The single biggest mistake that you can make in early addiction treatment is to avoid inpatient rehab.
I know this because I struggled for several years to find my way into recovery. My biggest roadblock at the time was my fear and stigma associated with going to inpatient addiction treatment.
For whatever reasons, I was putting the idea of “having to check in to rehab” as being someone who was hopelessly out of control, someone who was not worthy of the life that they were living, someone who was completely broken and needed a very serious level of help.
Now mind you, I no longer believe those things. Today, I understand that a person with a drug or alcohol addiction simply has an “allergy” to substances, and that they did not want to become addicted, and it just happened to them. They are not responsible for the fact that they have this allergy; it is a medical disorder. They are, of course, responsible to do something about it once they know the truth, and that truth is that they can go seek treatment for their disease and get their life straightened out. But what I am telling you is that I felt like this level of help–going to inpatient treatment–was far too extreme and drastic for a person like myself. I somehow felt like that must be beneath me, because I was more civil than that, I was more in control than that, I was smarter than that.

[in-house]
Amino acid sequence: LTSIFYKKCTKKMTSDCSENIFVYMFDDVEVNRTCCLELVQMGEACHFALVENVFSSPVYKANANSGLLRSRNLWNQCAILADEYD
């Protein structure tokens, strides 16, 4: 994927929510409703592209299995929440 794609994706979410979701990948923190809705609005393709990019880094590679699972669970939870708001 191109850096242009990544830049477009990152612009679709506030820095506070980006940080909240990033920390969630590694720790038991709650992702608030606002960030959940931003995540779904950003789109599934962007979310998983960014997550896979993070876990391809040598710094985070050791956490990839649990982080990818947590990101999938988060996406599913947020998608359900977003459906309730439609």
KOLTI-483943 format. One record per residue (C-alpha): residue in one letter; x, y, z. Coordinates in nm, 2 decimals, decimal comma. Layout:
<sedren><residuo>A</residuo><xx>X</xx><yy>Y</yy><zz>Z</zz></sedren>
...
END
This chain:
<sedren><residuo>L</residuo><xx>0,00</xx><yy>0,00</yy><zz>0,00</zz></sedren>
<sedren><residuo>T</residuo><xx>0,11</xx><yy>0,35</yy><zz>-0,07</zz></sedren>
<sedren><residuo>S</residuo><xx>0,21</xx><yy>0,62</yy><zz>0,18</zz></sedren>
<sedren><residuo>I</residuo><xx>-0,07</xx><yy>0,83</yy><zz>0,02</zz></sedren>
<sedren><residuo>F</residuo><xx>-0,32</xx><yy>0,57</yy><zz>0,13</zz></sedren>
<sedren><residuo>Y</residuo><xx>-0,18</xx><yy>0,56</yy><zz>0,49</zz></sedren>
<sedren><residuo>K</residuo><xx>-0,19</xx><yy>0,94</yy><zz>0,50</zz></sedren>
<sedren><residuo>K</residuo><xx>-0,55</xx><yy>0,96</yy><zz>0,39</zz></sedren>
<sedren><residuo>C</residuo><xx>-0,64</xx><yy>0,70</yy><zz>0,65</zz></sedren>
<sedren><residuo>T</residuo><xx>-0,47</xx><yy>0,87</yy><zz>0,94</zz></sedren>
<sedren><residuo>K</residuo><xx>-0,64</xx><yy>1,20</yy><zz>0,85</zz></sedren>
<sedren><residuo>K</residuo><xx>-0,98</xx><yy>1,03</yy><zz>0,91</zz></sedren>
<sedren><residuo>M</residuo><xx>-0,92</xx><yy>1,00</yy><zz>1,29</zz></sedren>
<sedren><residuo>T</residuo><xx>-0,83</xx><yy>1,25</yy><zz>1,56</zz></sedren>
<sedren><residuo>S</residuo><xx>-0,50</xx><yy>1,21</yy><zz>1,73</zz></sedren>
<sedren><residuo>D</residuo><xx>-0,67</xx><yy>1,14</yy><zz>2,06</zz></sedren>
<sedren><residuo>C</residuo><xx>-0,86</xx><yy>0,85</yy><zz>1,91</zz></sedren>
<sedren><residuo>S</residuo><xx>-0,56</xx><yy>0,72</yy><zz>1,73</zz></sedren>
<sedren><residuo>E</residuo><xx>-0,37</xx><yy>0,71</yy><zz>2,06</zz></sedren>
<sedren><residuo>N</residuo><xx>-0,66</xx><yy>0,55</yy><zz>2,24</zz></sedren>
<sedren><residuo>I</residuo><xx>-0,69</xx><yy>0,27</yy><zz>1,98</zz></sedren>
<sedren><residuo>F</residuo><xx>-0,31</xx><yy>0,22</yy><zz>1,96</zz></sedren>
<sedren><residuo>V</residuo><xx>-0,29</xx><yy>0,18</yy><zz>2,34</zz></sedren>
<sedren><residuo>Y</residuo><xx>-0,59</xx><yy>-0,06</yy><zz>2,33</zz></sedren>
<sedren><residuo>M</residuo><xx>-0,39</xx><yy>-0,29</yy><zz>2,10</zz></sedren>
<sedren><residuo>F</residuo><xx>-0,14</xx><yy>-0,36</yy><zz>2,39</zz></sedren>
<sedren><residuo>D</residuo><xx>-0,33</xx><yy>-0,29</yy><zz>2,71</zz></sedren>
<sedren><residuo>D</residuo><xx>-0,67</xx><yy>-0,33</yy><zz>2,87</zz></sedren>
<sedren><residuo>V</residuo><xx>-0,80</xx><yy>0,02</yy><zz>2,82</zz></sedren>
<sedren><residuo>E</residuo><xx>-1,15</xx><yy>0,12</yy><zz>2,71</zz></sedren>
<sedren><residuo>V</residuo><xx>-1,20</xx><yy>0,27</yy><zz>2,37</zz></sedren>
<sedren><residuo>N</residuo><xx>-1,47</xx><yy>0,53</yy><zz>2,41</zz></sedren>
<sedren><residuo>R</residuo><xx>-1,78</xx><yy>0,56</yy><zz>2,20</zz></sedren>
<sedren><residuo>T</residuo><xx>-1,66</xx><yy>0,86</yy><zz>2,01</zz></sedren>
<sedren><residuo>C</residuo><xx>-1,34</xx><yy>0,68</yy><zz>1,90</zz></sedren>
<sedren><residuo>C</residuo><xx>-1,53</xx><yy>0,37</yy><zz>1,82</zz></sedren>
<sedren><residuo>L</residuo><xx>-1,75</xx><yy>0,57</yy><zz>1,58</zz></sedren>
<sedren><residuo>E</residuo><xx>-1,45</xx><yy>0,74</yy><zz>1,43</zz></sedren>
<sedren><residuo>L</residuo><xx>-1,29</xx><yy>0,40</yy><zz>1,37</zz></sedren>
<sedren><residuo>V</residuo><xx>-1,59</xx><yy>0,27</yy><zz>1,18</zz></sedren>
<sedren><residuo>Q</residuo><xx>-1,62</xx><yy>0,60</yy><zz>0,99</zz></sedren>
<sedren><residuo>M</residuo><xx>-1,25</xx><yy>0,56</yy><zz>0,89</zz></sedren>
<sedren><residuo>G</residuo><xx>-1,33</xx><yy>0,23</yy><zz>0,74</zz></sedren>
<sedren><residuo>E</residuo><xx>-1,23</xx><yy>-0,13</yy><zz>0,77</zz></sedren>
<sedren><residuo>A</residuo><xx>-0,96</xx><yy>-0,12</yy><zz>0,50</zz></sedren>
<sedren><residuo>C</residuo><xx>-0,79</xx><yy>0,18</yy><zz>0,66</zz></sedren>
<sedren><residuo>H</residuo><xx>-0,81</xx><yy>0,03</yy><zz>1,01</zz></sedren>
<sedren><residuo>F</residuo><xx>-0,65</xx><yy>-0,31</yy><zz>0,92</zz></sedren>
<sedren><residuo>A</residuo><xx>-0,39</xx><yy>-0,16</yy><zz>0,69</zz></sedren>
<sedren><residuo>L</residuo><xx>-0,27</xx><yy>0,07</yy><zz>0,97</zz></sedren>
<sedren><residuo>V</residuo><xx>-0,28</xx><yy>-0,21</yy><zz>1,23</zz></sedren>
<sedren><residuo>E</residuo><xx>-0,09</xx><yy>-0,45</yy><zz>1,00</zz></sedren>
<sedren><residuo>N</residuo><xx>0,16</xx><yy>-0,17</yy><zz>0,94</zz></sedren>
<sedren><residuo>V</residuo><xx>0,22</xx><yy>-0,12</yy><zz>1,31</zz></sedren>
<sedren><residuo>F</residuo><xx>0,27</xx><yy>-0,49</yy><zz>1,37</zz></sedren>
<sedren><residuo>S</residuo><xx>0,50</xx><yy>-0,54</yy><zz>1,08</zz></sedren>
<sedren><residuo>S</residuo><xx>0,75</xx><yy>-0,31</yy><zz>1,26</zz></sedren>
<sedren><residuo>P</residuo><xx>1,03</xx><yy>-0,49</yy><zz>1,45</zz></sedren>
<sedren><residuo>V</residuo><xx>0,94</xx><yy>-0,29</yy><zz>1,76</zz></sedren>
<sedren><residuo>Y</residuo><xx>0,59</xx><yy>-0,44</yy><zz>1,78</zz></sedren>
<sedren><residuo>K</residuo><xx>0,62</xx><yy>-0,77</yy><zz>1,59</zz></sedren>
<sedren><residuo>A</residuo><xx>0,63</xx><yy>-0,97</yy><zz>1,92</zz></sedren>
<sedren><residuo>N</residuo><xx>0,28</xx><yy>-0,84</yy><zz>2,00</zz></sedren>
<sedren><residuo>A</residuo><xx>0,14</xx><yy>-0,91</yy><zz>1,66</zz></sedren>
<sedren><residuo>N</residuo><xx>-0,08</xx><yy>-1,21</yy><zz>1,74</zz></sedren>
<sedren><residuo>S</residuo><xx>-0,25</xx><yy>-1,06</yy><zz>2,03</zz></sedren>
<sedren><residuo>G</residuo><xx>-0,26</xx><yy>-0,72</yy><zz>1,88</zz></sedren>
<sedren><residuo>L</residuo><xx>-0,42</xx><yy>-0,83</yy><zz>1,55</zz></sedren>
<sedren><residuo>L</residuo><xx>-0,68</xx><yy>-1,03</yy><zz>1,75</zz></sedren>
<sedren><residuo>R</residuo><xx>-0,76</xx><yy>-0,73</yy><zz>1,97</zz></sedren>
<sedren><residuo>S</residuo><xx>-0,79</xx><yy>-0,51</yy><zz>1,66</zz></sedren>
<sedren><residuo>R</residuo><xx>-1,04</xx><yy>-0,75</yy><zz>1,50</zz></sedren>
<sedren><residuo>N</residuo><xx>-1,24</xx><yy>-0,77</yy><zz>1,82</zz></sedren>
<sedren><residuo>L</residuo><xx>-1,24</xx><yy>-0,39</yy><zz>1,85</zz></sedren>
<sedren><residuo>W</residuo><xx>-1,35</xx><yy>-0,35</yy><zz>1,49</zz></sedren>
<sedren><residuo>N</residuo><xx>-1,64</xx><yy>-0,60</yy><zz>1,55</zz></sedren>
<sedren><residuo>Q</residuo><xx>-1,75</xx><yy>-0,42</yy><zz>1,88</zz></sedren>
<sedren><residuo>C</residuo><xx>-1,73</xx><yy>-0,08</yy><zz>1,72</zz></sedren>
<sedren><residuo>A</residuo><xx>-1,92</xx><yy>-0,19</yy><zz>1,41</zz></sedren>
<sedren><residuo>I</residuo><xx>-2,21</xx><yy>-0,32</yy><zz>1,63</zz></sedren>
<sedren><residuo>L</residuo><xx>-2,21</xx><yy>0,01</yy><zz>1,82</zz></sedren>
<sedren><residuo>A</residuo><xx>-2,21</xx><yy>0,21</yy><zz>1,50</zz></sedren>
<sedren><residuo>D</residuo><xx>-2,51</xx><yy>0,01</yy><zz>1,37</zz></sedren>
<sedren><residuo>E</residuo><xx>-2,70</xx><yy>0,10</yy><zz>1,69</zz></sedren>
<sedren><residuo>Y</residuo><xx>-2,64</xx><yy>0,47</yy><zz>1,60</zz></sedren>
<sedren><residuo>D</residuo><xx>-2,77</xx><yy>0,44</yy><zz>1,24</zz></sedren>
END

But again, I did not understand that this is was a medical disease, not a moral shortcoming. So do not make this mistake of believing that people who need rehab must be terrible or horrible people, that they are morally corrupt to the point that they abuse drugs or alcohol, because that is not the case. It is not a moral failing that drives people to the point of needing rehab. It is a medical disorder.
So we will say that one of the biggest, if not the biggest mistake that can be made, is to avoid going to inpatient treatment.
Because inpatient treatment can be so critical for early recovery, the second mistake is really an extension of the first, and it is this:
Do not leave rehab early if you happen to be in treatment.
I happen to have worked in the addiction treatment industry for many years now, and I have seen this mistake happen over and over again. Someone is in addiction treatment, and they decide that they want to leave early. Maybe they are scheduled to be in for 28 days, or maybe they are just there for 5 days of medical detoxification, or whatever. But when someone decides that they want to leave early before their allotted time is up, it is always bad news.
In fact, I have never experienced or heard of a single case in which someone who left rehab early declared that it was the right choice to make. In nearly every single case, I end up seeing the struggling addict or alcoholic at some point in the future, and they inevitably confess to me that leaving rehab early cost them their sobriety. This happens in every single case that I can remember.